Keeping Mystery Alive in Majora’s Mask 3D

Just yesterday, Nintendo and Grezzo released The Legend of Zelda: Majora’s Mask 3D for the 3DS, providing a fresh coat of paint and a few selective tweaks to the original game released back in 2000 for the N64.

Now, I don’t own a 3DS (I’ve never been into portable systems), and by proxy don’t own Majora’s Mask 3D, however the original is pretty much my favorite game. As such, this is not a review; merely some newfound confidence I have in the remake based on a quick observation about some relatively mundane details.

One of the things that concerned me about potential changes for the remake was that in many cases the wall art and room decorations were being redesigned. It’s a great idea for the most part, however in doing so, it also runs the risk of removing some of the more mysterious connections found in the background of the original game. Connections like items from the Curiosity shop that can also be seen at Sakon’s Hideout; or the masks from the Oceanside Spider House also being found in the Stock Pot Inn. Either intentional or just a recycling of existing assets, the connections are there, and can make the player stop and think about them when noticed; contributing to the overall worldbuilding and implied history of Termina in the process.

The most mysterious of these background connections, I’d argue was the texture found on the back wall of the clock tower. Here’s a screenshot of the original wall:

The wall art depicts a strange looking squatting figure with legs spread apart and arms in the air. Without additional context this design seems pretty meaningless and ripe for change, especially if the approach Grezzo took in redesigning the game became compartmentalized by geographical area. Fortunately, here’s the new version of the wall on the 3DS (image credit to BLAKUboy):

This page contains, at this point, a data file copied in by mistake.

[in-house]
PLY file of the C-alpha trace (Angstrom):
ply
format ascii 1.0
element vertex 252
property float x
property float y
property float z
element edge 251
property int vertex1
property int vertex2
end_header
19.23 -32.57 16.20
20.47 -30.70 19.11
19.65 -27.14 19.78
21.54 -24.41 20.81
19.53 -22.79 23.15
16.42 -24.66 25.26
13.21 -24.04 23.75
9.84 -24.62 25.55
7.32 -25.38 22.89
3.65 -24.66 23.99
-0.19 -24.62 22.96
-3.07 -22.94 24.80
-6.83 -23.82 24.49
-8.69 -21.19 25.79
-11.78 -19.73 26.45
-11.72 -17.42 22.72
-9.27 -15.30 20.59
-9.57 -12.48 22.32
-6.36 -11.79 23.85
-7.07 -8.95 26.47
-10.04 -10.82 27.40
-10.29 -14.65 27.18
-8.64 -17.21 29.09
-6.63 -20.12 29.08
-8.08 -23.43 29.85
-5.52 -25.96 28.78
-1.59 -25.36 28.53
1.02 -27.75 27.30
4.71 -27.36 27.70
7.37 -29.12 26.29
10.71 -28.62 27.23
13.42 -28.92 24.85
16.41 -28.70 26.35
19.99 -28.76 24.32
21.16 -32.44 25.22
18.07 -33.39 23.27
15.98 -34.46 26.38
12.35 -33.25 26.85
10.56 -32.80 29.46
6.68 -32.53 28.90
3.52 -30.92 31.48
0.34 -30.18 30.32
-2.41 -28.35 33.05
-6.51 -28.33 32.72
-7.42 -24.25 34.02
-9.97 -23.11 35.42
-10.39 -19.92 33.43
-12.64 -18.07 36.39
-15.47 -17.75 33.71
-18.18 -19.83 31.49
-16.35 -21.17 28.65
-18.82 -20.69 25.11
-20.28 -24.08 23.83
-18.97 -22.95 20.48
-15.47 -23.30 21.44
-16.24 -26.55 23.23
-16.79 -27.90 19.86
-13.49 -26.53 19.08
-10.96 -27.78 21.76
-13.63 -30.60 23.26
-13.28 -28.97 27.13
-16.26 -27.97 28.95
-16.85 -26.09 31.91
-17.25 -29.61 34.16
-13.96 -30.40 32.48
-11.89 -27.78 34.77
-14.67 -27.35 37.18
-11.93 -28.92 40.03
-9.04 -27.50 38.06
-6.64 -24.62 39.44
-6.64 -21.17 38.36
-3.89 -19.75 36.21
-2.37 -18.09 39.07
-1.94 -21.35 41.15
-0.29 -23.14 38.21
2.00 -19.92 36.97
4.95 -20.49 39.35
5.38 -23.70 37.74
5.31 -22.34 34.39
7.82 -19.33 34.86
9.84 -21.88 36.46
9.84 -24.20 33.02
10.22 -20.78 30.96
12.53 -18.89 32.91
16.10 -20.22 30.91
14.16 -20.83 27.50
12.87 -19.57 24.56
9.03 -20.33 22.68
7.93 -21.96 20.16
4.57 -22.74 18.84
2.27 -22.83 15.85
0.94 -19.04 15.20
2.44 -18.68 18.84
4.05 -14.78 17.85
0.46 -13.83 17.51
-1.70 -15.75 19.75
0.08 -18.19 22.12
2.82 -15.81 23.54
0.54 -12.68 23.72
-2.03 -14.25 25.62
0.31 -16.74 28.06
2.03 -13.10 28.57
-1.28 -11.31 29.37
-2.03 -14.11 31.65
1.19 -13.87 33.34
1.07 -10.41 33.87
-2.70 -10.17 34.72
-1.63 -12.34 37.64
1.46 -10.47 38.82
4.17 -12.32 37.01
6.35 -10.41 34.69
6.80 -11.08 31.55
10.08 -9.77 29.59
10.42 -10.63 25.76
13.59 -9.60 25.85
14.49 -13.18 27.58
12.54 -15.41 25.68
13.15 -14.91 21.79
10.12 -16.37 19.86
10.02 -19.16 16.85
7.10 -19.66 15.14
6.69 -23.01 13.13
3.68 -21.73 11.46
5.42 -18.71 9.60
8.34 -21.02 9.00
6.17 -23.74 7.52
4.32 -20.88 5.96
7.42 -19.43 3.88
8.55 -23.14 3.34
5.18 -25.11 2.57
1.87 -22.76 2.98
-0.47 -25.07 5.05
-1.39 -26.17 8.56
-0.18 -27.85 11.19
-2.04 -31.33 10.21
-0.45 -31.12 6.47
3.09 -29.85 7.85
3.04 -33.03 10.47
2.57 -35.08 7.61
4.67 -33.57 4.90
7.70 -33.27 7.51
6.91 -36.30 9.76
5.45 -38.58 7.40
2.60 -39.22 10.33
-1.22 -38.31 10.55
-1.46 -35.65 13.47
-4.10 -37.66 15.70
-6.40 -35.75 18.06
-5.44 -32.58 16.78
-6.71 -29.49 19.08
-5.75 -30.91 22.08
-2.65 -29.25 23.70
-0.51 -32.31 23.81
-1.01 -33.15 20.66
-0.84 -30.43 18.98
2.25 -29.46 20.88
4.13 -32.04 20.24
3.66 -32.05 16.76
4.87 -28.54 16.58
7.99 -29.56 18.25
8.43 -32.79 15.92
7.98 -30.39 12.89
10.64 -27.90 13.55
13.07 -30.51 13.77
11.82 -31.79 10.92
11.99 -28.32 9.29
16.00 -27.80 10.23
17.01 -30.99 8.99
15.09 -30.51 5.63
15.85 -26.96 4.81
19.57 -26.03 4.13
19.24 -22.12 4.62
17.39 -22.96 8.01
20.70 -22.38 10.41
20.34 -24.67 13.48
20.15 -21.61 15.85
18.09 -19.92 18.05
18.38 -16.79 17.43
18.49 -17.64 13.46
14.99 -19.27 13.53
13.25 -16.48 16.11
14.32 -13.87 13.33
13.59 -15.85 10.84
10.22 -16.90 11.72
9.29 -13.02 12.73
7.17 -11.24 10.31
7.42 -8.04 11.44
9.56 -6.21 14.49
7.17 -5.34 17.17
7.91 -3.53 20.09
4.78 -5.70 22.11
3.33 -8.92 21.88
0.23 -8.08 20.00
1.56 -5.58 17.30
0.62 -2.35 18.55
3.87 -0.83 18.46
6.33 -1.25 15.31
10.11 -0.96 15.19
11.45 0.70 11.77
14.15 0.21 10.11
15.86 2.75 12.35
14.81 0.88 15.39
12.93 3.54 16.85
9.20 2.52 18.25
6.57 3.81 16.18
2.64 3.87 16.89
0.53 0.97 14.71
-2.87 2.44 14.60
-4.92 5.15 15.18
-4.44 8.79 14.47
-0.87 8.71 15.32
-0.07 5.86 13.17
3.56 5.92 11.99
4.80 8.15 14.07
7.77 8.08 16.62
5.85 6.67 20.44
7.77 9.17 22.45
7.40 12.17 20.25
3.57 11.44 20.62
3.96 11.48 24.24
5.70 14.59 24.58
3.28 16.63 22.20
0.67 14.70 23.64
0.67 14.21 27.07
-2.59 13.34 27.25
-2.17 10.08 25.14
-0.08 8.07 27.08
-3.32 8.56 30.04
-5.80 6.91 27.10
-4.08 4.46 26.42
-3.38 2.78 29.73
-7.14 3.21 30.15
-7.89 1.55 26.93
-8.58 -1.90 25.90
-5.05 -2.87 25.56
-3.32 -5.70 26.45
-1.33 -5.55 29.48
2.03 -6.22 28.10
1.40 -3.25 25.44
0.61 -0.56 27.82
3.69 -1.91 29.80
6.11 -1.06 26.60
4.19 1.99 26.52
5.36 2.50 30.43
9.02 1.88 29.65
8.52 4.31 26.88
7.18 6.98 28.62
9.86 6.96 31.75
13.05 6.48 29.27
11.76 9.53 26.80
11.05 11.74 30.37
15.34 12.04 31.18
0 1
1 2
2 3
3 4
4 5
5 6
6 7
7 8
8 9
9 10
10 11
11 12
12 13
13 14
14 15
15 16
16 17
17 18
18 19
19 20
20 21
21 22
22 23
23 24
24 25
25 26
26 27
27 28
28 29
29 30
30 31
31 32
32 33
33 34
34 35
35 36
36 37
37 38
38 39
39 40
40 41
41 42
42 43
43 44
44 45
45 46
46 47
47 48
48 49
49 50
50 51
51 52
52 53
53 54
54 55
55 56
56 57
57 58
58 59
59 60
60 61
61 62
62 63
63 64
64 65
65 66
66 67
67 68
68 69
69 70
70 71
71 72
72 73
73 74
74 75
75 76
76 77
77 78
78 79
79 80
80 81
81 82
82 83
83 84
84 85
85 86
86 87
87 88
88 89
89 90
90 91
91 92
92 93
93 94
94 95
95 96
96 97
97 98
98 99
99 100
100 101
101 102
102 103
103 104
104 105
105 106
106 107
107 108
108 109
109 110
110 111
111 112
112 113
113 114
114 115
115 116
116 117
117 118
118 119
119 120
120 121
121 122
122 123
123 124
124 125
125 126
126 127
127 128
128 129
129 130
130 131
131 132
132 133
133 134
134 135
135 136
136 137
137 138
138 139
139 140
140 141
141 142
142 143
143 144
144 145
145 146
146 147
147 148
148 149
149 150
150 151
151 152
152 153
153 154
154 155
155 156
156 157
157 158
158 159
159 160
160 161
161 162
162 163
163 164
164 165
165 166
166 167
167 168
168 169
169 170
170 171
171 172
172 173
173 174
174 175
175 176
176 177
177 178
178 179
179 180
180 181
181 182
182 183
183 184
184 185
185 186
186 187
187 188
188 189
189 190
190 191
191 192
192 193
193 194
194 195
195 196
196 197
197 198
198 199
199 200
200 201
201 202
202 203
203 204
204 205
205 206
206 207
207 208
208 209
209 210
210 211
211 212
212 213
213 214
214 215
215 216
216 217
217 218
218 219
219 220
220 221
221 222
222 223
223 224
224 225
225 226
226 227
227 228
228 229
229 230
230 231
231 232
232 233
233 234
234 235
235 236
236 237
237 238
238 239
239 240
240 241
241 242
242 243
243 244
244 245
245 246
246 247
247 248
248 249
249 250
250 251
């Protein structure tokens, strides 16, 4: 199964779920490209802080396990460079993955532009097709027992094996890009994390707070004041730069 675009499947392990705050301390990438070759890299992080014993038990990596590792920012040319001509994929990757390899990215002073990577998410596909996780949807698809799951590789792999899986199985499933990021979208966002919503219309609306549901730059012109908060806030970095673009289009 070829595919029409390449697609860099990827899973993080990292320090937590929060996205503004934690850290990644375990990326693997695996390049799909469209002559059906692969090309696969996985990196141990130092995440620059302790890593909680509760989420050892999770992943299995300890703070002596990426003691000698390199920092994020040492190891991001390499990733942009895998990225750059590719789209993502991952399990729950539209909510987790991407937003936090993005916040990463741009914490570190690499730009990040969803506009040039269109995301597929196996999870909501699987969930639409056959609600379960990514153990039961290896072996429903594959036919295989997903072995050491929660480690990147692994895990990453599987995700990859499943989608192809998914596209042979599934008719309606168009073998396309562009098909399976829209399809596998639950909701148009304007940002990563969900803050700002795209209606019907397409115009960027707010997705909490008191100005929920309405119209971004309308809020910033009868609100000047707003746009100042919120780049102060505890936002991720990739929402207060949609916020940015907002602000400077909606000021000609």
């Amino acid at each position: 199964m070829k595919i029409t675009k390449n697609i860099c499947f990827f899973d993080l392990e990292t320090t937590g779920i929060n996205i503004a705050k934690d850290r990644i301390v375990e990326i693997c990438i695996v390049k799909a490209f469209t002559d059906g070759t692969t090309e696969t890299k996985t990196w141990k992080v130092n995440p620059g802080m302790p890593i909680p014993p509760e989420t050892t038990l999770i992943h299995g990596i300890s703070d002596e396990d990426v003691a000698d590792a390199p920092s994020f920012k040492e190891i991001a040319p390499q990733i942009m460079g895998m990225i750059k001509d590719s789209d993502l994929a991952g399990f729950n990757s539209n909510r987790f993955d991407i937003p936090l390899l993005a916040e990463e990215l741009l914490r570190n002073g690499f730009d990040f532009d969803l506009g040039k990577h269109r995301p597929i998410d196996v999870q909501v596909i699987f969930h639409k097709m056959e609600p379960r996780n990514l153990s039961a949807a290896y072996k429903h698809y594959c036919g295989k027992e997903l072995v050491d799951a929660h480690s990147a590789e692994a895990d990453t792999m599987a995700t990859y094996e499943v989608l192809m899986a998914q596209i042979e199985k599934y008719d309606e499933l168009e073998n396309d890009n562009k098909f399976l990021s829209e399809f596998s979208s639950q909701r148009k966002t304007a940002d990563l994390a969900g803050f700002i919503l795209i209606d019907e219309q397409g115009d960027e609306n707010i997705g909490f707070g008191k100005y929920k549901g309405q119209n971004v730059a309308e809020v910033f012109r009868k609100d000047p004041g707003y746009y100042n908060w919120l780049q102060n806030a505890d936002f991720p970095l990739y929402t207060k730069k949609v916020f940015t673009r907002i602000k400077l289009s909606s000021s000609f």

The squatting man can still be seen – his appearance has been altered a bit to make it look a little more “Majora-y,” but it’s still there; arms, legs, body, and head. Now, you may rightly ask “But who cares about wall art?” but that’s where the mysterious connection comes in. This squatting man pose actually repeats in various forms throughout the kingdom of Ikana, hinting towards some sort of link between the land of the dead and the central Clock Tower.

Here it is on floor tiles:

Here it is on Doors:

It’s on the hooded guy’s robes:

It’s even the shape of their royal seal; found on the chests of Igos du Ikana, his guards, both composer brothers, and Captain Keeta:

Of course, what the squatting man is supposed to represent is up for interpretation…

That last part may not have been entirely serious. My point is, the original game established a suspicious connection between Ikana and the Clock Tower through use of similar imagery, and amidst the many textural updates and redesigns of Majora’s Mask 3D, this suspicious link survived, and not necessarily by accident considering the existing design did receive edits.

Why that connection remains is up to question; keeping one of the many unsolved mysteries from the game alive for a whole new generation of players to encounter, provided the player is willing to explore those mysteries further. It’s not the factual conclusions that make these connections fascinating; it’s the possibilities the connections might imply to make the player pause for thought before continuing onward to experience one of the best games of all time.

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